7. Wittmann, Nadine, 2013. "OPEC: How to transition from black to green gold," Energy Policy, Elsevier, vol. 62(C), pages 959-965.
  8. Devarajan, Shantayanan & Fisher, Anthony C, 1981. "Hotelling's "Economics of Exhaustible Resources": Fifty Years Later," Journal of Economic Literature, American Economic Association, vol. 19(1), pages 65-73, March.
  9. Kristine Grimsrud & Knut Einar Rosendahl & Halvor Briseid Storrøsten & Marina Tsygankova, 2013. "Short run effects of bleaker prospects for oligopolistic producers of a non-renewable resource," Discussion Papers 733, Research Department of Statistics Norway.
  10. Nyambuu, Unurjargal & Semmler, Willi, 2014. "Trends in the extraction of non-renewable resources: The case of fossil energy," Economic Modelling, Elsevier, vol. 37(C), pages 271-279.
  11. Tsur, Yacov & Zemel, Amos, 2000. "R&D policies for desalination technologies," Agricultural Economics: The Journal of the International Association of Agricultural Economists, International Association of Agricultural Economists, vol. 24(1), December.
  12. Ujjayant Chakravorty & Darrell Krulce & James Roumasset, 2004. "Specialization and Nonrenewable Resources: Ricardo Meets Ricardo," Working Papers 200401, University of Hawaii at Manoa, Department of Economics.
  13. Toman, Michael & Krautkraemer, Jeffrey, 2003. "Fundamental Economics of Depletable Energy Supply," Discussion Papers dp-03-01, Resources For the Future.
  14. Sjak Smulders & Michael Toman & Cees Withagen, 2014. "Growth Theory and "Green Growth"," OxCarre Working Papers 135, Oxford Centre for the Analysis of Resource Rich Economies, University of Oxford.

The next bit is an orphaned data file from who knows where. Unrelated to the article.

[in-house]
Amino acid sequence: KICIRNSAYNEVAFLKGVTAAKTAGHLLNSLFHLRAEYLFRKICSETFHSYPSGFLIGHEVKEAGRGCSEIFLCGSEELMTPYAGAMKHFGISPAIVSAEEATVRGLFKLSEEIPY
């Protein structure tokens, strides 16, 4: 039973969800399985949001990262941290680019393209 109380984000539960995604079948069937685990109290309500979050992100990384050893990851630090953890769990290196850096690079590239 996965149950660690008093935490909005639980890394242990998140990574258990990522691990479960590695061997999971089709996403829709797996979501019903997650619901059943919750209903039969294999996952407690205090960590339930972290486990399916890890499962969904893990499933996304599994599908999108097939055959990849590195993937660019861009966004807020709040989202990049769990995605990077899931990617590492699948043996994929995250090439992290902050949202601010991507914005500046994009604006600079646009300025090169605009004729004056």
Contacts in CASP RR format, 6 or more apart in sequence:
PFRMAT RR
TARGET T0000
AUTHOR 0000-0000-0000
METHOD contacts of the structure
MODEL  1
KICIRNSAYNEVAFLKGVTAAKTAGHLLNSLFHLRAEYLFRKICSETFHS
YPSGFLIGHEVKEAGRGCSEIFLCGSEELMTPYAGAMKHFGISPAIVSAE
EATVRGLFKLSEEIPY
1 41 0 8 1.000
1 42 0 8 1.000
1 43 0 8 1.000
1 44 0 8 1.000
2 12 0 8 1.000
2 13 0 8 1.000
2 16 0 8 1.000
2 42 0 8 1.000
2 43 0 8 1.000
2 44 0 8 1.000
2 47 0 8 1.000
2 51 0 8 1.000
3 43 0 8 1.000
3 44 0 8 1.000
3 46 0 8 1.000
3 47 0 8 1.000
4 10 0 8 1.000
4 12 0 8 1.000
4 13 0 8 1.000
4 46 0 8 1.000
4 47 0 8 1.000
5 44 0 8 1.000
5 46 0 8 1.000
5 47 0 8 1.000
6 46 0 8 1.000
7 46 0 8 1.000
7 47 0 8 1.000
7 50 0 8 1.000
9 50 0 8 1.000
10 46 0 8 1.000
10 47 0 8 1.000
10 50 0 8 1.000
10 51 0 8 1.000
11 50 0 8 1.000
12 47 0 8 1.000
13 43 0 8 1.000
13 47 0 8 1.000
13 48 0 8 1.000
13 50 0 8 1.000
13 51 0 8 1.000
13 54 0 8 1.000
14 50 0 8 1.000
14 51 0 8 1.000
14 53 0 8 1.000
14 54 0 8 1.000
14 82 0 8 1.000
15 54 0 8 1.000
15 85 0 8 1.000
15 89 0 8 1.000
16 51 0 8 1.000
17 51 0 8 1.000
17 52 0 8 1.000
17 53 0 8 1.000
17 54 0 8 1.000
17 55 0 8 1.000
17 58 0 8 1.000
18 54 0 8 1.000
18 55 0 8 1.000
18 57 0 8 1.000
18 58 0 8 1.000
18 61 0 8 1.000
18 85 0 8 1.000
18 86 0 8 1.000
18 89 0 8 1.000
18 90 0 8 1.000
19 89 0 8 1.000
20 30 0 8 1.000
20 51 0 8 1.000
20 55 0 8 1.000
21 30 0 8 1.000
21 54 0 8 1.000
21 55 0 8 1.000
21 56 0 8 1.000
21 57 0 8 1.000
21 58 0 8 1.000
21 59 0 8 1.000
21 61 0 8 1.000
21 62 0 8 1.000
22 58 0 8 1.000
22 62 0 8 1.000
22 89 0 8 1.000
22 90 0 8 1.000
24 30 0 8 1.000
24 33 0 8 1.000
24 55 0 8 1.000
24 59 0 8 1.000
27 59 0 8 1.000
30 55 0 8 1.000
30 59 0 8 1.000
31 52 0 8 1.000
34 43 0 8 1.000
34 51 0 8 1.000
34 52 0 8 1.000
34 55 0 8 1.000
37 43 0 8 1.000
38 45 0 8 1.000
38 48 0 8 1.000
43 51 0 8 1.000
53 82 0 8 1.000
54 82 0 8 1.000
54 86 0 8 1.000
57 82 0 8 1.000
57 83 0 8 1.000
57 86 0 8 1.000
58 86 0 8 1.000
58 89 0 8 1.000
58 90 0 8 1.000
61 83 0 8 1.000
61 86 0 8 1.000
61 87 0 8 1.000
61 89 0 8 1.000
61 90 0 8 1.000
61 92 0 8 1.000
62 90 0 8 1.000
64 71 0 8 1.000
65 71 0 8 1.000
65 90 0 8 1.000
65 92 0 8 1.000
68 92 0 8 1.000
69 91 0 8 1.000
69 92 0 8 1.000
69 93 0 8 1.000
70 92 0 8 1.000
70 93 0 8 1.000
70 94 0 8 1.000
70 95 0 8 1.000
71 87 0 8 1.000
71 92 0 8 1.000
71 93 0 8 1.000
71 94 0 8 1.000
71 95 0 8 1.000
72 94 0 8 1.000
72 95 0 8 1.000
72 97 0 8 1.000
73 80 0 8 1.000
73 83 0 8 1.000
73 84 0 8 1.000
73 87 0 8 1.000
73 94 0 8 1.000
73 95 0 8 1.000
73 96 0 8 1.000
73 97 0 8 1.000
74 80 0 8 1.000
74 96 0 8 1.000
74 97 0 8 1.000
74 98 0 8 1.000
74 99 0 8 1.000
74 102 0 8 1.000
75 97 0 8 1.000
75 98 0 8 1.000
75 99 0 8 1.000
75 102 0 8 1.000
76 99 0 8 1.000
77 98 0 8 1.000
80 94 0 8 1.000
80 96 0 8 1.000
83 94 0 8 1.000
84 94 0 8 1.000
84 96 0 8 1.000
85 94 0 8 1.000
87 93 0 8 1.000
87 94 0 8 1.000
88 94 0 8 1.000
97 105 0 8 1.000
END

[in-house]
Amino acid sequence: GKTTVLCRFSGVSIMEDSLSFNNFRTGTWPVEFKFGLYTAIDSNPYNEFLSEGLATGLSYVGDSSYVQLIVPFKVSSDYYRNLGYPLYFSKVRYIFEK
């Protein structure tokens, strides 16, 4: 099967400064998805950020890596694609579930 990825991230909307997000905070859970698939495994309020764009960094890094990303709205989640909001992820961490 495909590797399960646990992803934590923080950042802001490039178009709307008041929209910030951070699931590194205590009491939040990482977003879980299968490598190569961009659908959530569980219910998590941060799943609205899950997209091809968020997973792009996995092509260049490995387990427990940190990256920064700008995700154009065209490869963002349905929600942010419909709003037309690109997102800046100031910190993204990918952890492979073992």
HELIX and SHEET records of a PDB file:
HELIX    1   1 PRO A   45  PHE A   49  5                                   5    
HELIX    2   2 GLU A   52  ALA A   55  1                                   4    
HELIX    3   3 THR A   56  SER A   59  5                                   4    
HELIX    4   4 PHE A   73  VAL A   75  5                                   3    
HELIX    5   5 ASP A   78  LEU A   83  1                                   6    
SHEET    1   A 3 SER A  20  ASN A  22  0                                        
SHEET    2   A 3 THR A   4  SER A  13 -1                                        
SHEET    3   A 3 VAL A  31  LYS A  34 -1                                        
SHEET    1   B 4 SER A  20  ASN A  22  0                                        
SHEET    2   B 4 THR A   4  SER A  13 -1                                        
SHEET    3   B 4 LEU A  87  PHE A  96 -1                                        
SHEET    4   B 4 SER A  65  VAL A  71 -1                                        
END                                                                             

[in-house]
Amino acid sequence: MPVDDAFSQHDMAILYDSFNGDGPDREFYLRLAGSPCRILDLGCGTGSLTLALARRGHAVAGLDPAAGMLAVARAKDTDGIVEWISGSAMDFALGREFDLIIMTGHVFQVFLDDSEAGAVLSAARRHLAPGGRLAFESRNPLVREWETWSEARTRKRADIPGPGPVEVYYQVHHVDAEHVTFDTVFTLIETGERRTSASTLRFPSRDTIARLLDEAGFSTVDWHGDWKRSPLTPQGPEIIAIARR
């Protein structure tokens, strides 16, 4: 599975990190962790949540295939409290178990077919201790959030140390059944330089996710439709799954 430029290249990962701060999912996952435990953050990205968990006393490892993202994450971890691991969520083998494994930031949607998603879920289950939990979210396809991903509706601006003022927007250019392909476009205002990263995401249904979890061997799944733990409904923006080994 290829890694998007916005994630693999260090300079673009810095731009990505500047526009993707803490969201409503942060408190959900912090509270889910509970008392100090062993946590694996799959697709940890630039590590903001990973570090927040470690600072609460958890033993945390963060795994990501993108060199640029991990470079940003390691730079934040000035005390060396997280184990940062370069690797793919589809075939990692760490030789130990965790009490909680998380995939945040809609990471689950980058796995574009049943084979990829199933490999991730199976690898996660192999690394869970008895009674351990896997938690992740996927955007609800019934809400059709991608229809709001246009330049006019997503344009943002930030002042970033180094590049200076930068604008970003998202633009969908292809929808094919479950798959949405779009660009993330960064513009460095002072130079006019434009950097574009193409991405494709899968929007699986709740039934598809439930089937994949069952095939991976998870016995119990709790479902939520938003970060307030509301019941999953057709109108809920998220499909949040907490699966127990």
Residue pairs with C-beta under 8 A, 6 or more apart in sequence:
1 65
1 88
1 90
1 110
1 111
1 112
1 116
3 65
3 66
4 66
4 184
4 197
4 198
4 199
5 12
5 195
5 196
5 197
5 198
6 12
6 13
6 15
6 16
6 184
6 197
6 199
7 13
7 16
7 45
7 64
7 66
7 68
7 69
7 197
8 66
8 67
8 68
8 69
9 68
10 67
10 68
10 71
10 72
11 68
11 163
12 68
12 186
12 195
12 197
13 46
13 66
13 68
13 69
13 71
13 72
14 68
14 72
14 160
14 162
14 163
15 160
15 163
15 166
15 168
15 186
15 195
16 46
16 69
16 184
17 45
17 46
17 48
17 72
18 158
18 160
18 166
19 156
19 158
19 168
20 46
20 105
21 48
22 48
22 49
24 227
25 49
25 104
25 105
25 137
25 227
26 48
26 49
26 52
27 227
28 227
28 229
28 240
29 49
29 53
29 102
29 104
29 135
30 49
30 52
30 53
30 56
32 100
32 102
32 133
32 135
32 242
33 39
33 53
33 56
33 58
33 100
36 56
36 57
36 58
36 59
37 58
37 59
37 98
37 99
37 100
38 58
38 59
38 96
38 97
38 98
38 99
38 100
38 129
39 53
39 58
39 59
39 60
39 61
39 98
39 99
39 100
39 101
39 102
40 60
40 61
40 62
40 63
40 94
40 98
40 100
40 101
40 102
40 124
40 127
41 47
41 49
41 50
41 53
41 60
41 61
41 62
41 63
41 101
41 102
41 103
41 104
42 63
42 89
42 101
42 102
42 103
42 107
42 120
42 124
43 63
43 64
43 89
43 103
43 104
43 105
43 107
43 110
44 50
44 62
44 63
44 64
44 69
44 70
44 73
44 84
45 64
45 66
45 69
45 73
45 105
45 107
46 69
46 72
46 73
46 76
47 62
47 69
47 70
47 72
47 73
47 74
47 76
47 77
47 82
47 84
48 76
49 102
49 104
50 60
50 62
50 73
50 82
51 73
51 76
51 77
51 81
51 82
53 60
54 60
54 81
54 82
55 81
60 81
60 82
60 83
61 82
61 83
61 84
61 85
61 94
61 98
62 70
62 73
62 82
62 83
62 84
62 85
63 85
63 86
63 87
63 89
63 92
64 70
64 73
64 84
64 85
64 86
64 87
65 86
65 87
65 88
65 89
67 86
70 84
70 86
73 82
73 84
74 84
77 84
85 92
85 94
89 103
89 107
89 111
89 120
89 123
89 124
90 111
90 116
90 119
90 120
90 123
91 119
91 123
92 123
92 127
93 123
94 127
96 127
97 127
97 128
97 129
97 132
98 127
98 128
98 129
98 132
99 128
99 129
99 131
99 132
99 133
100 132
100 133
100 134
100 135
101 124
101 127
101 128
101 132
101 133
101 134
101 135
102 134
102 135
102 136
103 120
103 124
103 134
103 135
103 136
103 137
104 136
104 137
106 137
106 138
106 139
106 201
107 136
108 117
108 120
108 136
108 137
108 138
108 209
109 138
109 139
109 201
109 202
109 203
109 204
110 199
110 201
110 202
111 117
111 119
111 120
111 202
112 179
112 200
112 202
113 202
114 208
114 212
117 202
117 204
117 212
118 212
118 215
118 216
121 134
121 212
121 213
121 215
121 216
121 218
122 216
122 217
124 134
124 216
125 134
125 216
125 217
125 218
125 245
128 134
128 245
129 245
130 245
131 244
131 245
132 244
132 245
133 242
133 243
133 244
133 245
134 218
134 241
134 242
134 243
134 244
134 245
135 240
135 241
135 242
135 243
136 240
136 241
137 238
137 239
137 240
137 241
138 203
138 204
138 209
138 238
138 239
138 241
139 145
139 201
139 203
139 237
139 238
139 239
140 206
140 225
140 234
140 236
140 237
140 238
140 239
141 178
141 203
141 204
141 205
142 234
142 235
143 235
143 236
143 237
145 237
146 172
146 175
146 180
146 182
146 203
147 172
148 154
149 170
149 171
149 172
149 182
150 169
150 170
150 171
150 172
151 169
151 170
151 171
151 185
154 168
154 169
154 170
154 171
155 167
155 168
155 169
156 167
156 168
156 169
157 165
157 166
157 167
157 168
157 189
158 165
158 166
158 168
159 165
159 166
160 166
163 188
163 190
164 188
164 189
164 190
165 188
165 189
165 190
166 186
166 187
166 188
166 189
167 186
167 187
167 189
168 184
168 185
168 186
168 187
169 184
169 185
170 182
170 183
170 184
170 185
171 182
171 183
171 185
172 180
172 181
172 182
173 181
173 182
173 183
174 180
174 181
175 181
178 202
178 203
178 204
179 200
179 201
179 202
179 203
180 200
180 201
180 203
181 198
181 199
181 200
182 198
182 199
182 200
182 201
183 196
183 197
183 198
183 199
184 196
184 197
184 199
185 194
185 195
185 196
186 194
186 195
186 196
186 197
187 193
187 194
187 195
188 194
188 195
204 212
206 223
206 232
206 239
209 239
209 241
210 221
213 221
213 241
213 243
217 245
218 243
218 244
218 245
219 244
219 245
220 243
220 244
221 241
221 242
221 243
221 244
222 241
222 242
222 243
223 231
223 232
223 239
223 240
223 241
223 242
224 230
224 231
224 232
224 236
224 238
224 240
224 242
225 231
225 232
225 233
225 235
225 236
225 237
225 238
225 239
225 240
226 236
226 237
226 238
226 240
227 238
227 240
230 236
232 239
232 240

15. Youngho CHANG & Yanfei LI, 2014. "Non-renewable Resources in Asian Economies: Perspective of Availability, Applicability Acceptability, and Affordability," Working Papers DP-2014-04, Economic Research Institute for ASEAN and East Asia (ERIA).

Lists

This item is not listed on Wikipedia, on a reading list or among the top items on IDEAS.

Statistics

Access and download statistics

Corrections

When requesting a correction, please mention this item's handle: RePEc:rje:bellje:v:7:y:1976:i:autumn:p:371-378. See general information about how to correct material in RePEc.

For technical questions regarding this item, or to correct its authors, title, abstract, bibliographic or download information, contact: ().

If you have authored this item and are not yet registered with RePEc, we encourage you to do it here. This allows to link your profile to this item. It also allows you to accept potential citations to this item that we are uncertain about.

If references are entirely missing, you can add them using this form.

If the full references list an item that is present in RePEc, but the system did not link to it, you can help with this form.

If you know of missing items citing this one, you can help us creating those links by adding the relevant references in the same way as above, for each refering item. If you are a registered author of this item, you may also want to check the "citations" tab in your profile, as there may be some citations waiting for confirmation.

Please note that corrections may take a couple of weeks to filter through the various RePEc services.